Key Project at Civic Center Weathers First Round of Appeal
By Jorge Casuso
An office building slated for the Civic Center area the city plans to develop weathered the first round of an appeal process opponents hope will significantly alter the project, or kill it altogether.
In a 4-2 vote Wednesday night, the Planning Commission directed the developer, Maguire Partners, to make minor changes to a design opponents contend fails to meet a requirement that none of the building's elevations appear as a back facade.
The changes include adding windows at street level and a stairway leading down to an existing alleyway on the east side of the building to make the project - slated to go on the site of the abandoned Flamingo Motel -- more pedestrian friendly.
The redesign will delay until Dec. 1 a vote on the last-minute, hand-written, one-line appeal to the proposed four-story project at 1733 Ocean Avenue, which must be approved before the development agreement expires Dec. 31. It also sent tempers flaring, with representatives for the developer, city staff, commissioners and opponents continuing the debate after the votes were cast.
"This development has had a lot of process," said Commissioner Eric Parlee, who made the substitute motion for the minor changes. "It's odd and unfortunate that the concerns of the appellant only get put forth at the eleventh hour."
"I don't think we should reopen this up," said Commissioner Matt Kanny, who voted to make the changes. "I think it's unfair to make the applicant go through a redesign. The council has already approved it.
"Now that there's a different city council, they hope they can reverse this," Kanny said. "They want to get the project delayed so they don't get their permits and don't build it. To hold (the developers) hostage like this is unfair."
Opponents contend that the project - which was first approved by the council in 1990 -- fails to meet the requirements of the development agreement. Whatever is built on the proposed site, they said, will be viewed as a cornerstone of the Civic Center plan the city hopes to develop on the surrounding land it has agreed to buy from RAND for $53 million.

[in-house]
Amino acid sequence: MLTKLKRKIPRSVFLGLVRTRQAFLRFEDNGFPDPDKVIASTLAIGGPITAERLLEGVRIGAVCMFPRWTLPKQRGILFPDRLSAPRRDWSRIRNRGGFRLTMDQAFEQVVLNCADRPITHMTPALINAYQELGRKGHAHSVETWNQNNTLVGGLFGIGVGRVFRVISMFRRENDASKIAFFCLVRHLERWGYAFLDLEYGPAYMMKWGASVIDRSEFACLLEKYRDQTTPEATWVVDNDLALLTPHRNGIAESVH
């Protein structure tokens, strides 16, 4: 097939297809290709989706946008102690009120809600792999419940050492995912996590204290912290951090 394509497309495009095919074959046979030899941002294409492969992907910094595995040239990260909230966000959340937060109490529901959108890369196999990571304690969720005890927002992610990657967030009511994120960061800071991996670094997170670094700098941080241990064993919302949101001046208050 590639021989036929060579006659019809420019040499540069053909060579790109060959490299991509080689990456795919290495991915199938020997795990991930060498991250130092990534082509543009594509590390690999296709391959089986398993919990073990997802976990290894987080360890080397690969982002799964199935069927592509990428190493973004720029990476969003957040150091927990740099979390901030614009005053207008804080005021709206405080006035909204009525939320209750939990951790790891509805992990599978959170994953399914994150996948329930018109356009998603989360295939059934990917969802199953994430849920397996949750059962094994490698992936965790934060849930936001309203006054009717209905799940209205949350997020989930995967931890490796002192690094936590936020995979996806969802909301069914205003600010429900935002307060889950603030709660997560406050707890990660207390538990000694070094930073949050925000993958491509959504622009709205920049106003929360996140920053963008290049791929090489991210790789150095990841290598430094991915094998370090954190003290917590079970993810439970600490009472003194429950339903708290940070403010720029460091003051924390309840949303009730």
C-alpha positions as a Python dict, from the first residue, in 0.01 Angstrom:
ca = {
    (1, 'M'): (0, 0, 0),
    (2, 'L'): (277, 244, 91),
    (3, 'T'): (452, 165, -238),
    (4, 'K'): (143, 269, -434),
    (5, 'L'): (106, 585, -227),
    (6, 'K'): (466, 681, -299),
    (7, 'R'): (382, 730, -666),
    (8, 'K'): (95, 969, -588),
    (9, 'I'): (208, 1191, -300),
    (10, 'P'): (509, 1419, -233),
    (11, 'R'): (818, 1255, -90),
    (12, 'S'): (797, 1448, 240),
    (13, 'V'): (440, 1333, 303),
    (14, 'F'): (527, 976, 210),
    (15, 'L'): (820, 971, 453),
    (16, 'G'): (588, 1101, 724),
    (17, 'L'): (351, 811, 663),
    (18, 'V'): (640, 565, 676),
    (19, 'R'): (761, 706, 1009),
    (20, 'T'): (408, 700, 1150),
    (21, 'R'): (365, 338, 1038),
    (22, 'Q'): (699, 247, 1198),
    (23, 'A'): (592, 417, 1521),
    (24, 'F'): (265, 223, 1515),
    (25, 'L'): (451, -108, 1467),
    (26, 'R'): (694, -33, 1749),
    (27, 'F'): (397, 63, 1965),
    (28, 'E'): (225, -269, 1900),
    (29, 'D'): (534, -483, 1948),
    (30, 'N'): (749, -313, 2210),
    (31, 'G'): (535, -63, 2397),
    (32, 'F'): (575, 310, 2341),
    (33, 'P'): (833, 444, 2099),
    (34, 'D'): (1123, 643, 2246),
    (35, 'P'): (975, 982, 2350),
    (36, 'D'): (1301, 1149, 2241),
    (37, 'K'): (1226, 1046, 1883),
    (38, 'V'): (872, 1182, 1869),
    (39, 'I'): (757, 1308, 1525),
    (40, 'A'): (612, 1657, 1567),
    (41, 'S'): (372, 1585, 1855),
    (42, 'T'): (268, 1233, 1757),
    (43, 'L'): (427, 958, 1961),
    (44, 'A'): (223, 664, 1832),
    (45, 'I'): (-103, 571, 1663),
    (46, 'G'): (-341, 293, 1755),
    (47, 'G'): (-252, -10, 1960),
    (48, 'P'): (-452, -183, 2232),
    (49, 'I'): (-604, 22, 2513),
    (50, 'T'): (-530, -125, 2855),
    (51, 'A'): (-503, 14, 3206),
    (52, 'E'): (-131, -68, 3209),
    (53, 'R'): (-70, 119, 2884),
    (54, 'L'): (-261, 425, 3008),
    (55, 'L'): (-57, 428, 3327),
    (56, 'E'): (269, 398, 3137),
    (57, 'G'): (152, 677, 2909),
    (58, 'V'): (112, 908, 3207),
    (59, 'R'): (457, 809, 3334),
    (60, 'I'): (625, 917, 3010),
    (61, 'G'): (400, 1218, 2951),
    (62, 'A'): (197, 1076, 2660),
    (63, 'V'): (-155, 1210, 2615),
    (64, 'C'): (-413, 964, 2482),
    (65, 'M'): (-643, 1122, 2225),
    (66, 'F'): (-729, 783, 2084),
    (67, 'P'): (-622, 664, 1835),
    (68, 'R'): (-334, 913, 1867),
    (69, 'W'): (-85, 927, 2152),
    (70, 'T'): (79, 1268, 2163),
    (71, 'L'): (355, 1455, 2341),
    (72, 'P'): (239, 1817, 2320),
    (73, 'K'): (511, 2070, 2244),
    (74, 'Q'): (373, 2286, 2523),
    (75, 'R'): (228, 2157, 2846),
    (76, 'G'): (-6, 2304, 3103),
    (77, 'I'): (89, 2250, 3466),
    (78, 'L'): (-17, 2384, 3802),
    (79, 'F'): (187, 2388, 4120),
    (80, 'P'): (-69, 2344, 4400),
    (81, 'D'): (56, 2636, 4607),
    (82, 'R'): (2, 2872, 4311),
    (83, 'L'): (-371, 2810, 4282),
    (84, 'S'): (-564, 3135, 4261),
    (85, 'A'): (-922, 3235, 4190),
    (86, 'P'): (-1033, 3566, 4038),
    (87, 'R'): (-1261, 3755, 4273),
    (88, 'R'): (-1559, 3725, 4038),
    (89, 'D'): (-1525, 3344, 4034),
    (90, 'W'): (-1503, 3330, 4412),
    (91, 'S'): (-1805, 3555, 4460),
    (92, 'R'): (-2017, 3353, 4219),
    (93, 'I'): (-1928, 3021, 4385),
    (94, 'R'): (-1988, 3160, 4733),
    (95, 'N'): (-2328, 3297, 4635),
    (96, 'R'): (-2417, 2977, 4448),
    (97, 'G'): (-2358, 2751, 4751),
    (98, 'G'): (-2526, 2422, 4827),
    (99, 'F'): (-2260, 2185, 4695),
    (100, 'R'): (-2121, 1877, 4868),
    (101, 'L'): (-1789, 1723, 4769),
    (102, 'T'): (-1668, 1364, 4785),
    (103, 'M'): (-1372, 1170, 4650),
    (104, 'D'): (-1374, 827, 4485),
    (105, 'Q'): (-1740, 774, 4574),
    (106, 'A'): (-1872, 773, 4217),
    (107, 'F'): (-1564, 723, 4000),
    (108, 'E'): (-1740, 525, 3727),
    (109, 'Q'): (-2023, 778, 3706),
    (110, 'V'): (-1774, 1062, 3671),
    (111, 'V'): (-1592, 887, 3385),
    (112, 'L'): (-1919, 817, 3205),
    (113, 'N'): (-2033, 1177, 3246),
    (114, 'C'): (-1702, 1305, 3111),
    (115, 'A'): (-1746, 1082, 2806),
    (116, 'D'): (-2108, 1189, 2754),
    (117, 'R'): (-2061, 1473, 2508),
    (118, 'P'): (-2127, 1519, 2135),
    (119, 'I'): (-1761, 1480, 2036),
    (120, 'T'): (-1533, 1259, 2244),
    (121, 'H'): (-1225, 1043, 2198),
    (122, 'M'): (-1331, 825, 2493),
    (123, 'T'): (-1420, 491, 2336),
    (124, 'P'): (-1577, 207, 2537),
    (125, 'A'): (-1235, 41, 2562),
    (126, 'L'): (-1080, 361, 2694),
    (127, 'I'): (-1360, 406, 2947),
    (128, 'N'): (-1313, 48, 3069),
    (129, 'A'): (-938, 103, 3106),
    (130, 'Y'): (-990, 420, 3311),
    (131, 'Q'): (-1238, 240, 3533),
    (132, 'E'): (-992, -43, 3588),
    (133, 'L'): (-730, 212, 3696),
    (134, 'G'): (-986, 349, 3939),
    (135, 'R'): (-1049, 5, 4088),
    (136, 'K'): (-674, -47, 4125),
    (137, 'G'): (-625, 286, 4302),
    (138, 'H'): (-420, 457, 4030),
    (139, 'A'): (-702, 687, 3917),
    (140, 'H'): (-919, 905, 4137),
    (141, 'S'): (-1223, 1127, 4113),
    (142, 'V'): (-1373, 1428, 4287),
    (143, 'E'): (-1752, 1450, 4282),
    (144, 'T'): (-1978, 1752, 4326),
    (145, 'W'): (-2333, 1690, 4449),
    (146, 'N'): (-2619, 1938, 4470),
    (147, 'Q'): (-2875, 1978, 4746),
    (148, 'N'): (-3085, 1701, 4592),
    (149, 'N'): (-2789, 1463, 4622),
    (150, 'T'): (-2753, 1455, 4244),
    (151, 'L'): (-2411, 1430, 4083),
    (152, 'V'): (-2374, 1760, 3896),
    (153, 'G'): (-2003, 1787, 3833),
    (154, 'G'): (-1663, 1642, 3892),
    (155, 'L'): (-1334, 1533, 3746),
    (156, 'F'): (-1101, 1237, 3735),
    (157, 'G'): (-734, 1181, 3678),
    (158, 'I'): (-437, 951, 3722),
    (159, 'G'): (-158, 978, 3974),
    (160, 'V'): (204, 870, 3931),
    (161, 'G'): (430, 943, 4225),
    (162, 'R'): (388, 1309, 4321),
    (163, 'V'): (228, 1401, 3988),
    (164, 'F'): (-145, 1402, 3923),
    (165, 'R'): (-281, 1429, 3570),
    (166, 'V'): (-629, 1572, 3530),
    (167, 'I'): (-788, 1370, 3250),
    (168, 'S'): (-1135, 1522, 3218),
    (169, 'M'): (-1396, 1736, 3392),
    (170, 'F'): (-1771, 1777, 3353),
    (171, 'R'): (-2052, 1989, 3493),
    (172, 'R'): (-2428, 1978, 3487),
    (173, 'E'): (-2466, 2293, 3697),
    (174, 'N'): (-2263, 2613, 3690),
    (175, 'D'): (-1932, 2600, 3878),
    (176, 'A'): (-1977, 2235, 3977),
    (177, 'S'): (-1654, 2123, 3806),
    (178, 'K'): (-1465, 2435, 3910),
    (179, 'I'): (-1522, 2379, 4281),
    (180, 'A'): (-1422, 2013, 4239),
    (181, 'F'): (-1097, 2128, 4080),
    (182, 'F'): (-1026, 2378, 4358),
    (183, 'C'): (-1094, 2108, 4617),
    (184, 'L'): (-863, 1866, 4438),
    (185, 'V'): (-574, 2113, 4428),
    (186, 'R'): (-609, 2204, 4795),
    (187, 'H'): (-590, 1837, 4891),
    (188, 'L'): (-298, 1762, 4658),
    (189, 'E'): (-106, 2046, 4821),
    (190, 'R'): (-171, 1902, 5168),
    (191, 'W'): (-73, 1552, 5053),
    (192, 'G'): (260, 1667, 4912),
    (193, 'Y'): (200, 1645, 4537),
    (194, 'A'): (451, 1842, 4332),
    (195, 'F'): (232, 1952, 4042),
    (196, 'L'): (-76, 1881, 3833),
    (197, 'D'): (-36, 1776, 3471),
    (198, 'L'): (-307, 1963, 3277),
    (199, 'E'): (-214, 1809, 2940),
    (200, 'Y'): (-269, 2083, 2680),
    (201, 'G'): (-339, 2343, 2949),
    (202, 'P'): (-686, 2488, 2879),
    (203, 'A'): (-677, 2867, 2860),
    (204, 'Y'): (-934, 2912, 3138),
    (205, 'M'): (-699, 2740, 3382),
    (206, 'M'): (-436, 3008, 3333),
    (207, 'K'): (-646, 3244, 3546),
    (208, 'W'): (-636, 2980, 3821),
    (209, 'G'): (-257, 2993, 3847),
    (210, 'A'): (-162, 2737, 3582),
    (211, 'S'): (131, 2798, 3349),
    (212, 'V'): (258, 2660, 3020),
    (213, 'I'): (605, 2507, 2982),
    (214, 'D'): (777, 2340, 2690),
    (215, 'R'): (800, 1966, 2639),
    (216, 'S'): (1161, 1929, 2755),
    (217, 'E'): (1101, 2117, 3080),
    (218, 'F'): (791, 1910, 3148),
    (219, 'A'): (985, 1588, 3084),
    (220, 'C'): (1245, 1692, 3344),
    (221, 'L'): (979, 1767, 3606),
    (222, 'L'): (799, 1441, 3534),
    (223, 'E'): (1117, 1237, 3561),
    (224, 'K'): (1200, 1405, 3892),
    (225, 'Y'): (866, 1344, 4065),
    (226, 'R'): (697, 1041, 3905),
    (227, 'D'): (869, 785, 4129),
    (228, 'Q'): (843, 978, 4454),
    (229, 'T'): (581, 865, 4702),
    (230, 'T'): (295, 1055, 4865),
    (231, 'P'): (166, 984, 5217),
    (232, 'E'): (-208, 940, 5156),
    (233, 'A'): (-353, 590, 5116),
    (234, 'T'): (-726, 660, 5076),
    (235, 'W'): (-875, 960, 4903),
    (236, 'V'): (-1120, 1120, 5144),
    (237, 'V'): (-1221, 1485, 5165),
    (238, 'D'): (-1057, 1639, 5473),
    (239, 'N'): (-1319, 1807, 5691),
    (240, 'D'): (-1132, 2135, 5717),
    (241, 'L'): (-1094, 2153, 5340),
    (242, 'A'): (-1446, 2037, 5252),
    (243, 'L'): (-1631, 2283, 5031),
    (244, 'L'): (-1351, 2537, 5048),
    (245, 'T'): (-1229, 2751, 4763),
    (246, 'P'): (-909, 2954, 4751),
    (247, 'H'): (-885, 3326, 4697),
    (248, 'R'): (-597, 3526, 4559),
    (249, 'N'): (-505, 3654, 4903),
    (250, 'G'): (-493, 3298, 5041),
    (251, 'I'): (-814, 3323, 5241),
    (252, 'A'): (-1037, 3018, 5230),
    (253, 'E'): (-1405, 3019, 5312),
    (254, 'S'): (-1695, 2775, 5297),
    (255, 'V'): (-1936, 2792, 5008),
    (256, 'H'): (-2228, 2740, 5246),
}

"The discussion we've had tonight is important, not just for us, here, and our immediate concerns, but for the city and posterity," said Ellen Brennan, the appellant. " Whatever is built on this site will probably stand long after we are gone."
"To me this is very much a landmark location, and it should be an
inspiring building," said Commissioner Darrell Clark, who voted against
the redesign. "I'm very disappointed."
Councilman Ken Genser, who testified against the project, said the loading dock recalled "an anus," while Commissioner Kelly Olsen compared it to a hospital gown.
"This building is basically designed like a hospital gown and that is not very comfortable," said Olsen, who opposed the changes. The appeal, he said, "is not an attempt to stop this project but to make it better, and that's our obligation. (The redesign) does not solve the basic problem."
Chairman Ken Breisch countered that the east facade opponents said violated the agreement did not need more windows and pedestrian activity because it would face a park.
"Great buildings have garden facades," Breisch said. "It's getting on my nerves there has got to be a Gap or a Banana Republic, a window to look into. What could be a better facade to face a park than an arcade? Now, we have to have Gaps to animate it.
"You'll always have a front and back," Breisch said. "I don't think we want four facades that look alike. I think we've got some improvements."
The argument with Olsen continued after the votes were cast.
The developer's race against the Dec. 31 deadline was delayed last week after the commission failed to have a quorum. Kelly Olsen, who had a job interview, and Darrell Clark, who was ill, were absent from the meeting. Breisch was at a conference in Atlanta. Commissioner John Zinner excused himself from both meetings because he has worked as a consultant for the developer.